Patients with a normal mental status may describe chest pain, which frequently relates to concomitant blunt chest injury (e.g., rib or sternal fractures) but may also have distracting injuries or altered mental status, which limits the usefulness of the history or physical examination. Clinicians should be alerted to features suggestive of significant energy transfer and other signs, which will be discussed later with more detail.

Vital signs are important in the assessing trauma patients. Curiously, acute aortic pathology often presents with hypertension, which depending on the injury pattern may require antihypertensive agents. Hyperdynamic circulation can increase the shear forces transmitted to the aortic wall, increasing the risk of aortic rupture. However, hypertension can also be the manifestation of other pathologies such as the Cushing's response, where severely elevated intracranial pressure produces hypertension and bradycardia. These points highlight the importance of a thorough patient assessment, before making key management decisions.

Patients rarely present with uncontained rupture and profound circulatory collapse, which is highly lethal. All shocked trauma patients should be assessed per ATLS to identify and treat correctable pathology. Regrettably, an uncontained thoracic aortic rupture that presents with gross instability is rarely treatable.

Imaging has become crucial in the assessment of trauma patients. During the primary survey, both plain chest radiography and ultrasonography can assist in the identification of signs of BTAI.[19] There are several well-recognized signs on plain chest radiography that can aid clinicians: a widened mediastinum, pleural cap, left hemothorax, tracheal deviation, nasogastric tube deviation, loss of the aortopulmonary window, widened paratracheal, and paraspinal stripe are examples.[20]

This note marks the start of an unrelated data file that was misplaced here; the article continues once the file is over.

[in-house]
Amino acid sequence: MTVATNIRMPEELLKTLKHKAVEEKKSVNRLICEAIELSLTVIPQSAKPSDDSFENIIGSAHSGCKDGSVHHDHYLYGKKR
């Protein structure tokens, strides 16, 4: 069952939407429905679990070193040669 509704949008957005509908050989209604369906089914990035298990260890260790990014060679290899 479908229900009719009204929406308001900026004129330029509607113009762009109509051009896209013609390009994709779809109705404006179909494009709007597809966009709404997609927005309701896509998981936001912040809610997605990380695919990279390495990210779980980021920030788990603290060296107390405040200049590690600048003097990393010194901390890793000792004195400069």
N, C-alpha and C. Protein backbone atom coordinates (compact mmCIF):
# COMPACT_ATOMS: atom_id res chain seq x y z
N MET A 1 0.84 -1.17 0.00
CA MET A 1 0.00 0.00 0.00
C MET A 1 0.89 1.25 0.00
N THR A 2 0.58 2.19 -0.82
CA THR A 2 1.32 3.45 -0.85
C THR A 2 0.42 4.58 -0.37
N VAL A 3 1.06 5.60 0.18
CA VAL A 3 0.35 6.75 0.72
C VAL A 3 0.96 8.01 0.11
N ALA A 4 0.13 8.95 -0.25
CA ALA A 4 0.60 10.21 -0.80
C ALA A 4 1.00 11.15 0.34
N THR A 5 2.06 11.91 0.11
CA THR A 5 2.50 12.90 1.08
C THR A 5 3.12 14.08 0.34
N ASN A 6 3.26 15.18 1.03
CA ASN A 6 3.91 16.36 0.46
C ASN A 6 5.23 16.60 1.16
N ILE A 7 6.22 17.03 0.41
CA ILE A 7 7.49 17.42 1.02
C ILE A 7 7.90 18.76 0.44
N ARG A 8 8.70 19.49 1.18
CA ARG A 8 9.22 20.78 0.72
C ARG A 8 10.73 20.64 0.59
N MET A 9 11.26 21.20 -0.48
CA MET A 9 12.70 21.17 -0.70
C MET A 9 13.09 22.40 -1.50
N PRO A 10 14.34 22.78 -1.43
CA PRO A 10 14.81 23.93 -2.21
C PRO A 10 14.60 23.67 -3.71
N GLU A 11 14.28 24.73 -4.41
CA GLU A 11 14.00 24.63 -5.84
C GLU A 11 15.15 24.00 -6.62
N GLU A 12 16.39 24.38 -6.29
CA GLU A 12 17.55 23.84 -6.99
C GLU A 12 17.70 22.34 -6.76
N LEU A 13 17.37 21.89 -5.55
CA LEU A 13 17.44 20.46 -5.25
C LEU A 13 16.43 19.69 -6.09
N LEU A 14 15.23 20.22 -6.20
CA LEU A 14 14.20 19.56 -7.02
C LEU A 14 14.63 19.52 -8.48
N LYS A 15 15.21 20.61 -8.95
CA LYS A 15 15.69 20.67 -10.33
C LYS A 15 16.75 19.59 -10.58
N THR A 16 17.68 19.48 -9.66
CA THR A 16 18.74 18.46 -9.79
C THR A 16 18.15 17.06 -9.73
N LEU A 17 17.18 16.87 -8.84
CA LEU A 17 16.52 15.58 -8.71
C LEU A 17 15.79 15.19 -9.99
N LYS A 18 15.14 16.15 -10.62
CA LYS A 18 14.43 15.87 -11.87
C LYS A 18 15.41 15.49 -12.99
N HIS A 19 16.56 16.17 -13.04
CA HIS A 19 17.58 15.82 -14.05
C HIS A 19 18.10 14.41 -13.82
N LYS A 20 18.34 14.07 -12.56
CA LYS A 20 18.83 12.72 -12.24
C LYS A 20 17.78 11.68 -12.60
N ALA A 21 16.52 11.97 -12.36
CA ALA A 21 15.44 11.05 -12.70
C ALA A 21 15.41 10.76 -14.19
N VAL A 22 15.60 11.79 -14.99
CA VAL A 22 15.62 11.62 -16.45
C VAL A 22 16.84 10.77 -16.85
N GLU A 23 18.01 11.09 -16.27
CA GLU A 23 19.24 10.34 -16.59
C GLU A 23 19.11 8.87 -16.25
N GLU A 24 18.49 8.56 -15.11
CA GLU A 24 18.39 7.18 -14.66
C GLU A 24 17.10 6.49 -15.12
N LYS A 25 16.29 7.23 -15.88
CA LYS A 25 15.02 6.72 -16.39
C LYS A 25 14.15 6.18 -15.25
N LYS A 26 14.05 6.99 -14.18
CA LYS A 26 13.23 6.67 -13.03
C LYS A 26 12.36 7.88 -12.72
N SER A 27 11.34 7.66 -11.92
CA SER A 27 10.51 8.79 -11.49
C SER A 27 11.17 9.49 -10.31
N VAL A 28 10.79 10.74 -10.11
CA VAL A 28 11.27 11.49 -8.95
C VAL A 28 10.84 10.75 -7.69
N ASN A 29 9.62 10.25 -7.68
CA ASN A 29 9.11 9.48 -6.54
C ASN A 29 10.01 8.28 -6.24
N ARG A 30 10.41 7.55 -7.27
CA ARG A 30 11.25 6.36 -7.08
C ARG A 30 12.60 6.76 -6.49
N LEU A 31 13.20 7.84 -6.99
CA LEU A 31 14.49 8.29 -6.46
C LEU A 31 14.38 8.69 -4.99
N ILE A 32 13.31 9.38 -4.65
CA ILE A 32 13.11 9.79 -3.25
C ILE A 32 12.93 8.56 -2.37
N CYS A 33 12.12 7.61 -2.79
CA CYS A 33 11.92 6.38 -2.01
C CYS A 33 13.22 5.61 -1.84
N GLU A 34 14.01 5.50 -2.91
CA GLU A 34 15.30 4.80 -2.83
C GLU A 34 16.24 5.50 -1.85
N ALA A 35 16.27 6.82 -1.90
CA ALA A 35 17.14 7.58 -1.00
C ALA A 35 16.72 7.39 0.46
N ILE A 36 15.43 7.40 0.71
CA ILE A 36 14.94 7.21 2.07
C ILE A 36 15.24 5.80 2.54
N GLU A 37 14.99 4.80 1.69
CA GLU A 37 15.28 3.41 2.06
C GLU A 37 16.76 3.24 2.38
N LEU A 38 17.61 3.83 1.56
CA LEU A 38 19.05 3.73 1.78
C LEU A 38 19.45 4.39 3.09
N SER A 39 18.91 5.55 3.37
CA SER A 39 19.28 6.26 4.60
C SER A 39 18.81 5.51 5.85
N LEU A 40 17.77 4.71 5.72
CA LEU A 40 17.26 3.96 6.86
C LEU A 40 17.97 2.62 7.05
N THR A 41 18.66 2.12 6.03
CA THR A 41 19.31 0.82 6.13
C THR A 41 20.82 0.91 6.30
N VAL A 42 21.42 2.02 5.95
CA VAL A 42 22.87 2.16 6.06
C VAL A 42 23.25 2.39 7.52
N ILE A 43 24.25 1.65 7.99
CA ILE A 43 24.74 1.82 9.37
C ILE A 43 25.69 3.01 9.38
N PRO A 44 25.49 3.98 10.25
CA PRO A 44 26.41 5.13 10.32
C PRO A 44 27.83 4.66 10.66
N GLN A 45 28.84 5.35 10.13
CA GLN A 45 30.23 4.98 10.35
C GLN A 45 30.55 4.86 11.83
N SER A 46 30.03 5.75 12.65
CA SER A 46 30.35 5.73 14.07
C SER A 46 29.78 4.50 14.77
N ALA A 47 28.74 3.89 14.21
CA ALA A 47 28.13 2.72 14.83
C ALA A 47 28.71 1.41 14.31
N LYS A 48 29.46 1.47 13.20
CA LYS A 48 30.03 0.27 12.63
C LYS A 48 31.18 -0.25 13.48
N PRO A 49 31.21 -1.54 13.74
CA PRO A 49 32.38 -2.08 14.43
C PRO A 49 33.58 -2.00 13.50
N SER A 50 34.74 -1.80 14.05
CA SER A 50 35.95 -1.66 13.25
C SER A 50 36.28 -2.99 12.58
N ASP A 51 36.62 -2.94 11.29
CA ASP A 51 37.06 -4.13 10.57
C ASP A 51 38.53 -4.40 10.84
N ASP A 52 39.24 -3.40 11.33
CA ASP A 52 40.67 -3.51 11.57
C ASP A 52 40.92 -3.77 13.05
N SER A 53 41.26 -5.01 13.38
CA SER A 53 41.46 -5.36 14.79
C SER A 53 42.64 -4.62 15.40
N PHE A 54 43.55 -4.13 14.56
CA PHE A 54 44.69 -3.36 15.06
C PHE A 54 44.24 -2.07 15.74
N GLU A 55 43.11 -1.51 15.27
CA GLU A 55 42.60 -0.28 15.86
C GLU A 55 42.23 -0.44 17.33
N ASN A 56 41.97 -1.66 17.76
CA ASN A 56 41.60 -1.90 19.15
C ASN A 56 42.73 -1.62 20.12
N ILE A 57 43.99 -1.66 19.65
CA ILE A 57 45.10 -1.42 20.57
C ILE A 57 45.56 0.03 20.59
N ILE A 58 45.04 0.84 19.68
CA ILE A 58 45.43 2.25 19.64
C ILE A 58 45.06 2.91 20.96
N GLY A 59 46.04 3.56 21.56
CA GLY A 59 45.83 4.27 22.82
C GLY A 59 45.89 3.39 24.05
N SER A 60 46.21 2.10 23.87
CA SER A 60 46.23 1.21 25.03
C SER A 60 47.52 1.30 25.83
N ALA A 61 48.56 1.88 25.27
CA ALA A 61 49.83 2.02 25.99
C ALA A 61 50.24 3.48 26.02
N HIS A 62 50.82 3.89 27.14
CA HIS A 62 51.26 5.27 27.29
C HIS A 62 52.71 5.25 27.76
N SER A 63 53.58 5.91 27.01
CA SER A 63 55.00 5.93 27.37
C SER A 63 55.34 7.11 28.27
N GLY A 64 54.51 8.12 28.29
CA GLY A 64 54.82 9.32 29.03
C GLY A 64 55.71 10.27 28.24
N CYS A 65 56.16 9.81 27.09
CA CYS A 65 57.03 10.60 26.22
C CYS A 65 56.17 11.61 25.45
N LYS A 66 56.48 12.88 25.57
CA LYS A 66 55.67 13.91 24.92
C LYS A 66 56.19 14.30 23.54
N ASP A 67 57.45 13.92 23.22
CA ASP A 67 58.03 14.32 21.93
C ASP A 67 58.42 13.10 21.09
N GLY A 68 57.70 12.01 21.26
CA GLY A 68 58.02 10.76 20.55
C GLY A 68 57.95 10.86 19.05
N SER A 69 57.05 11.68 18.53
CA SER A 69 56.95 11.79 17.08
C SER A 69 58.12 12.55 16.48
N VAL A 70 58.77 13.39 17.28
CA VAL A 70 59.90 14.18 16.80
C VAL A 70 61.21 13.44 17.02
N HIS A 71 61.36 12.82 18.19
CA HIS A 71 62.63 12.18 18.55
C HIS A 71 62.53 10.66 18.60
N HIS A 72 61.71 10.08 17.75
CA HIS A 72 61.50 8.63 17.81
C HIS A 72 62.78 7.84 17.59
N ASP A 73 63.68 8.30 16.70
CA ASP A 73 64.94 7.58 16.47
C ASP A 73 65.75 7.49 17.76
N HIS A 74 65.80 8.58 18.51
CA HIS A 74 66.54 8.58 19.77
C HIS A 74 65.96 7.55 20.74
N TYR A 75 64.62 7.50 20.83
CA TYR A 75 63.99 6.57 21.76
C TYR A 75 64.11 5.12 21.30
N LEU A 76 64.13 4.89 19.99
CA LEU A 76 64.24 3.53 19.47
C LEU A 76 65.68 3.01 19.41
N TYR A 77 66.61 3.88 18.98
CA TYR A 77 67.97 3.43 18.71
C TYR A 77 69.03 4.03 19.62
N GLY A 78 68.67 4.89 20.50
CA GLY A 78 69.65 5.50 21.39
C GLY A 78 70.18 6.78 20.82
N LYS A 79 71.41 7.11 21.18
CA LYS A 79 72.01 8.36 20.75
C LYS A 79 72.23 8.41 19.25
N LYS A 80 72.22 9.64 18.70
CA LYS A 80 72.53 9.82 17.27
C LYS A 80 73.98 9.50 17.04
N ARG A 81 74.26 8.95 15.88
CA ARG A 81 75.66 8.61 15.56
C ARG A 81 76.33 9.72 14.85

Before the availability of CT, the gold standard imaging modality was aortography through a retrograde femoral catheter.[21],[22],[23] While this was associated with <1% morbidity, risks included access site complications and stroke, while instrumenting the aortic arch, made this diagnostic modality suboptimal, especially for a relatively low yield test. Initial experiences with computed axial tomography scanning were poor, largely due to the slow rate of image acquisition leading to movement artifact.

The advent of helical CT scanning has revolutionized the diagnosis of BTAI. The first comparison of helical CT was performed in 1998, demonstrated a sensitivity of 100% and a specificity of 83% (vs. 92% and 99%, respectively for aortography).[23] The new gold standard imaging for BTAI is arterial phase, contrast enhanced, multi-detector, CT scanning. Many institutions liberally utilize pan-CT screening for trauma, which has become an indispensable tool in trauma care. CT features of BTAI include signs of a mediastinal hematoma as well as the actual aortic injury.

  Management Top

History of intervention

The goal of BTAI management is to control hemorrhage (if present), prevent thoracic aortic rupture and provide optimal circumstances for aortic healing and remodeling. Since Parmley et al. first recognized BTAI as a clinical entity in 1958, the management of this condition has changed substantially, largely driven by the advent of improved imaging and the availability of endovascular techniques.[4]

In the early years of aortic surgery, diagnosis was dependent on screening chest radiograph, with aortography performed for appropriate clinical signs.[19] The intervention was operative with an open repair requiring aortic cross clamping. Different strategies have been employed to mitigate the complications of distal hypoperfusion, specifically spinal cord ischemia. These generally involved various bypass circuits to maintain distal perfusion and have increased in complexity as knowledge of extra-corporeal bypass has expanded.

Endovascular intervention in the form of endoluminal stent-grafts has revolutionized management of BTAI, almost eliminating the need for operative intervention. TEVAR was first described in 1994 using custom devices and has become a mainstream therapy since the early 2000's.[9],[24] Device reliability, durability, and availability have greatly improved over the last decade.

Finally, as the quality of imaging has improved, permitting the reliable grading of BTAI, it is clear that not all grades of injury require interventions; selected lesions can be definitely treated with medical management and surveillance.[25] The critical concept has been the appreciating “anti-impulse” therapy, which reduces aortic shear forces and risk of rupture.

The aim of this section is to provide an overview of all aspects of interventions for BTAI. While open procedures are performed less frequently, they have taught important lessons which should be ignored, especially as the long-term results of TEVAR are still unknown.

Operative intervention